There was a “façade” of six bells on each of its four sides, thus making up most of the bottom two octaves of the carillon. The transmission (mechanism) was situated toward the west side of the tower, and the remaining 37 bells were arranged in rows—essentially a “wall” of bells all in one plane—situated very close to the transmission. The upper bells therefore had a minimum of excess movement in the wires when they were played, but the lower bells, especially those situated on the east face of the tower, had horizontal wires up to ten feet in length. Playing one of the bells on that side often resulted in the wire oscillating up and down for more than 30 seconds after a note was played. This made the bells on that side unwieldy to play. Furthermore, the bells on each of the façades tended to “stick out” when heard from that side, and bells on the opposite side were, while not muffled outright, certainly not balanced in effect.

The frame was treated with a heavy galvanization that served well in the long run for preserving the structural beams, but it was not common practice at the time to use stainless steel (or otherwise rust-resistant) bolts to hold the structure together. As bolts deteriorated and as the pads between the bells and the framework compressed over time, moisture easily made its way into the crownstaples (clapper assemblies) and into the bolts holding up the bells as well as bolts holding the beams together. By the time the instrument was just ten years old, the threads on the tops of bolts had worn away to the point that one could no longer undo any bolts to replace isolation pads between the frame and the bells. With no screening to keep out birds, there were also issues with bird droppings, sometimes quite an accumulation of them on certain bells (Picture 2).

While the high placement of the tower made it visible over nearly all of the campus, it actually did not serve music well. Even when the air was calm on most of the campus, the area around the tower was subject to wind gusts, to the point that the effect on the action was noticeable to the player, and the listener on the ground had much interference with the dynamic effect of the instrument. The gusts often created Doppler effects, as the changes in wind direction distorted the perceived pitch of the bells. The only buildings close by were those devoted to married student housing and several fraternity and sorority houses. Such a location was too obscure to have much impact on life in the center of campus.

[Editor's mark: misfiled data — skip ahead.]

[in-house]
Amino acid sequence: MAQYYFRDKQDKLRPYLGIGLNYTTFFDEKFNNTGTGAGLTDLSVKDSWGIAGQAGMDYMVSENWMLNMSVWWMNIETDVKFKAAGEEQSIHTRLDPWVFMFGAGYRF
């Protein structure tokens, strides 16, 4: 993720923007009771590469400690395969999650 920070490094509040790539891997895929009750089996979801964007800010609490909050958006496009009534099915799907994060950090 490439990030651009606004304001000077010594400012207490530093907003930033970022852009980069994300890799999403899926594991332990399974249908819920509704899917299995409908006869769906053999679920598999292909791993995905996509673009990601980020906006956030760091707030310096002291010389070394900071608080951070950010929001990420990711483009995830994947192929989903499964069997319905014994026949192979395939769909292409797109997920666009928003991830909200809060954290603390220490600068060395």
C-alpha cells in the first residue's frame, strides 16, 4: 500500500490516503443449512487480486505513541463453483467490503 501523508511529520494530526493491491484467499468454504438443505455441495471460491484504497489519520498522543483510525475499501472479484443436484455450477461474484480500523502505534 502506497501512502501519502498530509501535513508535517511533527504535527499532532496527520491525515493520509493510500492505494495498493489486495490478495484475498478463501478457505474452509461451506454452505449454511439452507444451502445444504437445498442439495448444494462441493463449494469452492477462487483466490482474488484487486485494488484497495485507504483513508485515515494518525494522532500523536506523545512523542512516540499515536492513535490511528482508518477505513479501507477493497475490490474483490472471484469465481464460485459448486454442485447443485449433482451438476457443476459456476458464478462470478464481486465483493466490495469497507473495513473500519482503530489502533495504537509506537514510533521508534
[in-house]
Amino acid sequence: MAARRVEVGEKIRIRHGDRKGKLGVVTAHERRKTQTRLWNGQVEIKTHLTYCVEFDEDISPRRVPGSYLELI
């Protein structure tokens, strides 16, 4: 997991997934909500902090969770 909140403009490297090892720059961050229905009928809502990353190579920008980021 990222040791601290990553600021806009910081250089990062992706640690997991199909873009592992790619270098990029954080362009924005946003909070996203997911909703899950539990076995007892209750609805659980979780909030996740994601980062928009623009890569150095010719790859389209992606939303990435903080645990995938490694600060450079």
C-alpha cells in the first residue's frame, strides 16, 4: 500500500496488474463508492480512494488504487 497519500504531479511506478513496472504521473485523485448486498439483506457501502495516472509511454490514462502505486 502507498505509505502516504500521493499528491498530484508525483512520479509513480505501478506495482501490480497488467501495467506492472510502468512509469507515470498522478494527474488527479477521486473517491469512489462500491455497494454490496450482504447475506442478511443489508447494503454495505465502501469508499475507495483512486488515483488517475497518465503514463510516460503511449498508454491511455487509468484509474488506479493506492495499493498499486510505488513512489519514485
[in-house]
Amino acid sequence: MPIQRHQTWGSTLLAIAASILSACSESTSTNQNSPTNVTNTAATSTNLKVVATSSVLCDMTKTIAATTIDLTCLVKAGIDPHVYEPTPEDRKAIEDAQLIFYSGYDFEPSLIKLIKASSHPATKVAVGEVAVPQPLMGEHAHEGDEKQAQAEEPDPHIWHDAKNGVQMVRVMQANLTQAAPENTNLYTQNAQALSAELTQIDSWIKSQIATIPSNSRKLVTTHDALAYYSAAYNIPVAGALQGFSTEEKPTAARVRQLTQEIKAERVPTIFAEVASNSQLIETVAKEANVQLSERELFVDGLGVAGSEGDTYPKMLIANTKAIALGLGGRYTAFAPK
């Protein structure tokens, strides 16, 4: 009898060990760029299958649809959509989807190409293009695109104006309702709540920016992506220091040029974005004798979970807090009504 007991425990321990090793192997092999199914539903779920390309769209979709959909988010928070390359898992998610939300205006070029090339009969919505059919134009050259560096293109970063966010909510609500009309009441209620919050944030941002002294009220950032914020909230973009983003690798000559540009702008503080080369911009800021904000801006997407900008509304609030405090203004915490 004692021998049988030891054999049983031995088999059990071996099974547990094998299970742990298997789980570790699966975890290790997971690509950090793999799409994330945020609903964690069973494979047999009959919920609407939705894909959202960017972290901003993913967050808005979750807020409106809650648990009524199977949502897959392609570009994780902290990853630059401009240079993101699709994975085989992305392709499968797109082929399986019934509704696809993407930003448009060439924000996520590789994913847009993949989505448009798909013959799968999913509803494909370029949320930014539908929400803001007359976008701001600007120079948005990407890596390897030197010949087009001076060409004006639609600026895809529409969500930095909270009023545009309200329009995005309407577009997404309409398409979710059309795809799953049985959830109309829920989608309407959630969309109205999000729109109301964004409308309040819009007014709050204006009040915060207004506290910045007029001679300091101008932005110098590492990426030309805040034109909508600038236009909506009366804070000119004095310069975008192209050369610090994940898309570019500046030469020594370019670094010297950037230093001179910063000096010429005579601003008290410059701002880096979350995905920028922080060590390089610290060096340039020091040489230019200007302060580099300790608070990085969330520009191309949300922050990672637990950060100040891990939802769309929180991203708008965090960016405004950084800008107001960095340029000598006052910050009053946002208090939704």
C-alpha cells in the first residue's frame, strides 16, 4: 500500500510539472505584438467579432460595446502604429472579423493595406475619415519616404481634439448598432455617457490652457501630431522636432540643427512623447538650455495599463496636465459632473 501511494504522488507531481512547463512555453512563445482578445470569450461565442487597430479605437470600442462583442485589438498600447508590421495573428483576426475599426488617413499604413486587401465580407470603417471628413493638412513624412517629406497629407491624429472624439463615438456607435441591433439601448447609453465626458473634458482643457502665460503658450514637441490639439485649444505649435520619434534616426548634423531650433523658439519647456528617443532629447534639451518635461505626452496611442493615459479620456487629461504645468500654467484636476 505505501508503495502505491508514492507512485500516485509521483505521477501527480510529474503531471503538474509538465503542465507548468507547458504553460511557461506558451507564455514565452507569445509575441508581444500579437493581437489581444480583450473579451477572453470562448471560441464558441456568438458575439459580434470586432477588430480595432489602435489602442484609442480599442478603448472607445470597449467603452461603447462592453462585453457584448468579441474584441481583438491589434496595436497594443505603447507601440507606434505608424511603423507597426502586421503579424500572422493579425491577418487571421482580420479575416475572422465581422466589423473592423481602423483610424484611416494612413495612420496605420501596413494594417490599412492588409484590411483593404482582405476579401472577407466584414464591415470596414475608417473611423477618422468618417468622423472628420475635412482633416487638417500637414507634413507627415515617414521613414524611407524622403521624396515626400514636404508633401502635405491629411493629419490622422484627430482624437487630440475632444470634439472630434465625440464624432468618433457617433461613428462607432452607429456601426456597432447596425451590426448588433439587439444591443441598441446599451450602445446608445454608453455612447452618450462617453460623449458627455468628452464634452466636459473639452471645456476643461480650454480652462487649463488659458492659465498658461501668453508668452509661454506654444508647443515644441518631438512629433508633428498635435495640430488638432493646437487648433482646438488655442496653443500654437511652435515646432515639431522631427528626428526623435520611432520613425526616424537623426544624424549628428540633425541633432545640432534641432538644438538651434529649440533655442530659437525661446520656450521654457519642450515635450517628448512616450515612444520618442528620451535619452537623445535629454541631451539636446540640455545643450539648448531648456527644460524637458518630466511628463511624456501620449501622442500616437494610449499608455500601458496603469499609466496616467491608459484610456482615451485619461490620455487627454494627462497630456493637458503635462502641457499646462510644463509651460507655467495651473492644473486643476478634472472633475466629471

The Music Addition carillon

When the Metz Carillon was installed, Eijsbouts offered to provide a higher-pitched, smaller carillon at a very reasonable price. At that time, the Eijsbouts company had a practice of keeping a three-octave carillon of a standardized design in stock, with a layout that was particularly suited to being installed on a truck bed as a traveling carillon. This enabled them to fill requests for such instruments quickly and easily. To enable a considerably larger amount of repertoire to be playable on it, Eijsbouts offered to provide such a carillon, but with the range expanded from the standard 35 bells (three octaves with no low C-sharp or D-sharp) to 42 bells, 3-1⁄2 octaves. All of this was pitched a full octave above concert pitch.

This instrument was installed at the same time as the Metz Carillon, placed on the roof of what was then known as the Music Annex, a large addition (from 1962) to the main building of the Indiana University School of Music. Two practice consoles were also provided at the time, but they were so poorly constructed that in short order many notes would not play. Both teaching and practicing ended up happening live on the bells of the carillon of the Music Annex (now known as the Music Addition). The framework of this carillon did not have the galvanization treatment that had been applied to the Metz Carillon, and with no roof or protection of any kind it deteriorated severely over time. Over the years, this carillon, despite the decay that was happening, remained remarkably playable, mostly because it was played often enough to keep its transmission limber (and due in particular to considerable wear on the nylon bushings holding the roller bars in the carillon transmission). Because that carillon is situated near most of the university’s performance halls, it is to this day frequently played prior to operas and symphony concerts happening nearby. That instrument has also been recently enlarged and fitted with a new console, transmission, and clappers, but the details of that project fall outside of the scope of this article.